And those same top teams you laud and lavish praise on continually, like Spain, Argentina, and Brazil, have problems with the supposed weaker teams in their own confederations because that’s what happens when teams play each other over and over again. You learn their players and weaknesses in ways that others outside of your confederation don’t.

    Winning is what’s important, it doesn’t matter if its 1-0 or 100-0 because no one remembers how you won, just that you won. Style doesn’t count for extra goals the last time I checked. For all of Spain’s free-flowing style, they sure do win a lot of their games 1-0. I ask you, is that what you call “convincing.”

    Rant over.

  24. Greg says:

    While BB has made some mistakes in tactics and team selection that would plague any coach, the real problem is our team’s poor tendencies that have been on offer over the last year or so. The propensity for this team to come out flat and give up early goals is a HUGE problem that has to be corrected. If the coach you have can’t get his team fired up and focused from the first whistle to impose themselves on the game on a consistent basis, a change is needed.

    It also seems to me that we’re stuck in a bit of a transition between the team we were and the team we want to be. We used our fitness and athletic ability to become a solid, disciplined team that would strike on the counter. At this point, USMNT fans want to see a progression that sees our team controlling a game and attacking with a grit that some feel hasn’t been shown enough against lesser opposition. It’s a difficult transition to make but one that could have enormous rewards in terms of the culture of soccer in this country.

  25. mw says:

    It’s been literally a year since then. That’s not nearly enough time to start talking about whether the team is improved over the last WC team. Come back in 2013 after qualification has begun, and then we’ll talk about improvement. Come on people, you can’t put club team growth expectations on national teams. National teams have been always geared for four year cycles. It’s just too soon in the player pool turnover to start talking about whether there has been significant improvement over the last cycle. And really, what matters more, improvement in 2011, or improvement in 2014?

  26. mw says:

    I agree with this definitely. If there is major area that Bradley needs to own up to, it’s having his players laser focused in first 10-15 minutes. That really has been his major glaring weakness.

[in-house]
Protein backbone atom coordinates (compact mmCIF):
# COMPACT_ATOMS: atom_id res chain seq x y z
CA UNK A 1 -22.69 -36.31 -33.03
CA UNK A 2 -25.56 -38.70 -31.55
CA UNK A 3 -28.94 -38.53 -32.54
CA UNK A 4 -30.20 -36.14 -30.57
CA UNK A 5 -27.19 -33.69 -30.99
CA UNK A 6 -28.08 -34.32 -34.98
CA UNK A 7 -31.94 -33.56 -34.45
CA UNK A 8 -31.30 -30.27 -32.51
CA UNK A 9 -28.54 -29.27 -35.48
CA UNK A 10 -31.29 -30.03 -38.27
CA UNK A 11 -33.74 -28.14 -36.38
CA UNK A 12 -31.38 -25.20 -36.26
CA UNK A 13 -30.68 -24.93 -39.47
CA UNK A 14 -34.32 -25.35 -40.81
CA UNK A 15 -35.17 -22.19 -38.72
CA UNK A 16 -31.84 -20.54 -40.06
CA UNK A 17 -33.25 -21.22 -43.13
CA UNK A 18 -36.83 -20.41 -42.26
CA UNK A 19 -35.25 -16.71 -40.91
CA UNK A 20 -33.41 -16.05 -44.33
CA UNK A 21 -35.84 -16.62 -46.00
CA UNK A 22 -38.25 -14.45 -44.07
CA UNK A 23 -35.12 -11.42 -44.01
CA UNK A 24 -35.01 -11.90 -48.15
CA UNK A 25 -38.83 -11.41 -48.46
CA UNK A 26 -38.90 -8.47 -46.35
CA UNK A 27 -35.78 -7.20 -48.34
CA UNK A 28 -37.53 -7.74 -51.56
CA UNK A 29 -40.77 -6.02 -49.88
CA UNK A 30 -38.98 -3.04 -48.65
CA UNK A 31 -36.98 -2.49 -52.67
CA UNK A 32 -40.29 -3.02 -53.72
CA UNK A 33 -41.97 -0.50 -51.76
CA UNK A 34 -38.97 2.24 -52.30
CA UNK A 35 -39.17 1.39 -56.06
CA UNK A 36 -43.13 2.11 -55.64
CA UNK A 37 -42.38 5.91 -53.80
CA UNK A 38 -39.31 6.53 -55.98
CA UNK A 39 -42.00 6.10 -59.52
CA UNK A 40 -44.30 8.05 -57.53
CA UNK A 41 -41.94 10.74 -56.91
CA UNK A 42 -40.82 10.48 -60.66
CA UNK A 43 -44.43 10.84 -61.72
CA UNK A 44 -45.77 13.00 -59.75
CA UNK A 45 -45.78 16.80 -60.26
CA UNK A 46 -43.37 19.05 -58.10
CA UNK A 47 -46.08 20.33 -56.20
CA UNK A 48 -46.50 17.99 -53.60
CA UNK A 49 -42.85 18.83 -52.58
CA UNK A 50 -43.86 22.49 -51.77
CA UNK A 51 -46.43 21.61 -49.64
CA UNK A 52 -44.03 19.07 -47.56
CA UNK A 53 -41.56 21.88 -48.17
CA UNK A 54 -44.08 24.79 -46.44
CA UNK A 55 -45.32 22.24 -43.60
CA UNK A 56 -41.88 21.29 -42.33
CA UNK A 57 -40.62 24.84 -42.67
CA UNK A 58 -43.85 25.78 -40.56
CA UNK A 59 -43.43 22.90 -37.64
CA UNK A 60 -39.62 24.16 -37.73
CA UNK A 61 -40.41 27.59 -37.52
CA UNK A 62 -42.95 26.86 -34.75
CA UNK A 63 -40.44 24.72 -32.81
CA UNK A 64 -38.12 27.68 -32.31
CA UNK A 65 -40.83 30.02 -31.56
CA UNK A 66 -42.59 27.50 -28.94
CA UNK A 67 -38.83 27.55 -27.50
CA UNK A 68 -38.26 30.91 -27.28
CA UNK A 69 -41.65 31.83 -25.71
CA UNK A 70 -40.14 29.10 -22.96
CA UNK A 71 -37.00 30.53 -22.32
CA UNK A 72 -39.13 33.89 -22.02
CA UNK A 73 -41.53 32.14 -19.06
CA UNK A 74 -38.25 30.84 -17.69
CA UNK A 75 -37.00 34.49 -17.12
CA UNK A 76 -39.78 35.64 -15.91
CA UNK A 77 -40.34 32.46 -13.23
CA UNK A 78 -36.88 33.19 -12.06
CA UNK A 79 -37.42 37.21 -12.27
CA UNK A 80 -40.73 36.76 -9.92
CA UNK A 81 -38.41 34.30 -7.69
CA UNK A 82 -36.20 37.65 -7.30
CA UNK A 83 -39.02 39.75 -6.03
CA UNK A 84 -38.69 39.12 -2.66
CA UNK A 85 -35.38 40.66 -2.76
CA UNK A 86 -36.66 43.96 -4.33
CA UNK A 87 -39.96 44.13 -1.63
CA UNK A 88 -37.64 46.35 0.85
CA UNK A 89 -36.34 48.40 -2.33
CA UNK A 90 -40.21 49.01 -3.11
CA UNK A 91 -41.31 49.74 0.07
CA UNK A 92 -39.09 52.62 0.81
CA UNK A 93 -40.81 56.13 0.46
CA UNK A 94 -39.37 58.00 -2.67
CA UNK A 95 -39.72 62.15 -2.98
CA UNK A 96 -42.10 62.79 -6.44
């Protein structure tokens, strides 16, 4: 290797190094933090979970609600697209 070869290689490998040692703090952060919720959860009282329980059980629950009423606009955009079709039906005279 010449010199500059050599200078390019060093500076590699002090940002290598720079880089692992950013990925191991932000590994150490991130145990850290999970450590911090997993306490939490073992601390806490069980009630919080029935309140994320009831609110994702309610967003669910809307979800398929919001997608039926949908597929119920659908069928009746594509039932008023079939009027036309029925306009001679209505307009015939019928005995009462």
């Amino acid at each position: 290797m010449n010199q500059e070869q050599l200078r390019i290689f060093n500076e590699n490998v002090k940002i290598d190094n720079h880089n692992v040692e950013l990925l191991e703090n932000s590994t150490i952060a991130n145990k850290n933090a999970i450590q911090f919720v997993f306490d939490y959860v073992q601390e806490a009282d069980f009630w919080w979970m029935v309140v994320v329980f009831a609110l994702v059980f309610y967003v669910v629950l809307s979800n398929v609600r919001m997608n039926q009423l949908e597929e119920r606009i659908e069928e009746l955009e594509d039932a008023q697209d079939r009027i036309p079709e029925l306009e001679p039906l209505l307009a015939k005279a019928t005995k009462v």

27. Assapopolous says:

    My statement wasn’t one of rant, but of personal opinion. You must first “learn” to “analyze” before you try to “rationalize”. When you look at any succesful program they have the ambition to win. It does a disservice to the fans when a federation ask them for support only to let them down by watching their team get embarrased at home by another nat. team, just for the fans money. When you say “meaningful” tournament, I have nothing against Bob, but…. they have struggled in tournaments that are what you claim as meaningful particularly the Confed cup and the World cup, where they were nearly eliminated if not for the grace of God. Americans like “you” need to “learn” to effectively get their points across without claiming misinformation just to make yourself sound intelligible. I did not laud teams such as the Spain’s and Brazil’s, because even they demand their teams play an effective style of football because as a business fans wants to see football that is entertaining, and those fans care about how they win games, they do not adore ugly football, and generally aren’t always giddy with joy over 1-0 wins against lesser teams.

  28. Mike says:

    Bradley is in bad shape obviously if we lose to Panama for a second time or lose by 3+ goals to Mexico in the final. Another 5-0 Gold Cup Final defeat would definitely seal his fate. Although we looked “better” in the last game compared to the previous two games, we honestly should have given up a goal a minute into the game, again. Bradley has no one to blame but himself if he does get fired; starting games poorly, always playing his favorites regardless of their form, timid tactics, poor lineup decisions, etc., etc., etc..

  29. mw says:

    First off, I was ranting, so maybe you should learn to “read” instead of just “reacting.” See I can use quotes too.